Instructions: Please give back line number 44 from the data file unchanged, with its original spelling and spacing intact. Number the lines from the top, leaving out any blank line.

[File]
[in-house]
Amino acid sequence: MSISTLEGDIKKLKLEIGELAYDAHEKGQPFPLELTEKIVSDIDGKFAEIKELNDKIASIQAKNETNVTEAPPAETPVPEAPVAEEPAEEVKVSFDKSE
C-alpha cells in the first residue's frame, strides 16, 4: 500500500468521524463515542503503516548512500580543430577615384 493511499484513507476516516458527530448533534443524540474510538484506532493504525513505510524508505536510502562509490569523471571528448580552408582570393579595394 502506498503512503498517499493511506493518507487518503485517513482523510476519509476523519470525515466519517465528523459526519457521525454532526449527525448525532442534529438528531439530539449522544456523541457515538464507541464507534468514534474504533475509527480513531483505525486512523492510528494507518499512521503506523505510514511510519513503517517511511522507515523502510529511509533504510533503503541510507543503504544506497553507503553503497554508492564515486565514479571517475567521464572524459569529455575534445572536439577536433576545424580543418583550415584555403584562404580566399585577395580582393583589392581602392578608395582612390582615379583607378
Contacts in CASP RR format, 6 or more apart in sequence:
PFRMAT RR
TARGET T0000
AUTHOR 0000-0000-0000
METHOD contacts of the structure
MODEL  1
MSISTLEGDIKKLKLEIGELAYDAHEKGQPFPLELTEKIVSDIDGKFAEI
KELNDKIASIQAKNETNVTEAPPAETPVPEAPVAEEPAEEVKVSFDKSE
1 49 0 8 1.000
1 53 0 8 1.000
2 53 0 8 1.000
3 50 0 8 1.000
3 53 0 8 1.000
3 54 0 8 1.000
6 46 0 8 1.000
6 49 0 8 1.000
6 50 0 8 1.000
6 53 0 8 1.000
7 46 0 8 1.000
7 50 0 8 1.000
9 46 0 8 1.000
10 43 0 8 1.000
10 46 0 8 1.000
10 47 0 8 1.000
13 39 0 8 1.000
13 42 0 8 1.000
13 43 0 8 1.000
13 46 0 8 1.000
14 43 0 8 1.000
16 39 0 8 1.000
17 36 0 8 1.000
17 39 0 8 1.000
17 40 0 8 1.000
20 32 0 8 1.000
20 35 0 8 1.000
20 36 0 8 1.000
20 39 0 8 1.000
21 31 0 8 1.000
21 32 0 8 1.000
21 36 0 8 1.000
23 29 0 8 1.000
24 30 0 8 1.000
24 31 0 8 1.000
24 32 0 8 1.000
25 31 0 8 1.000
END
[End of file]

23 29 0 8 1.000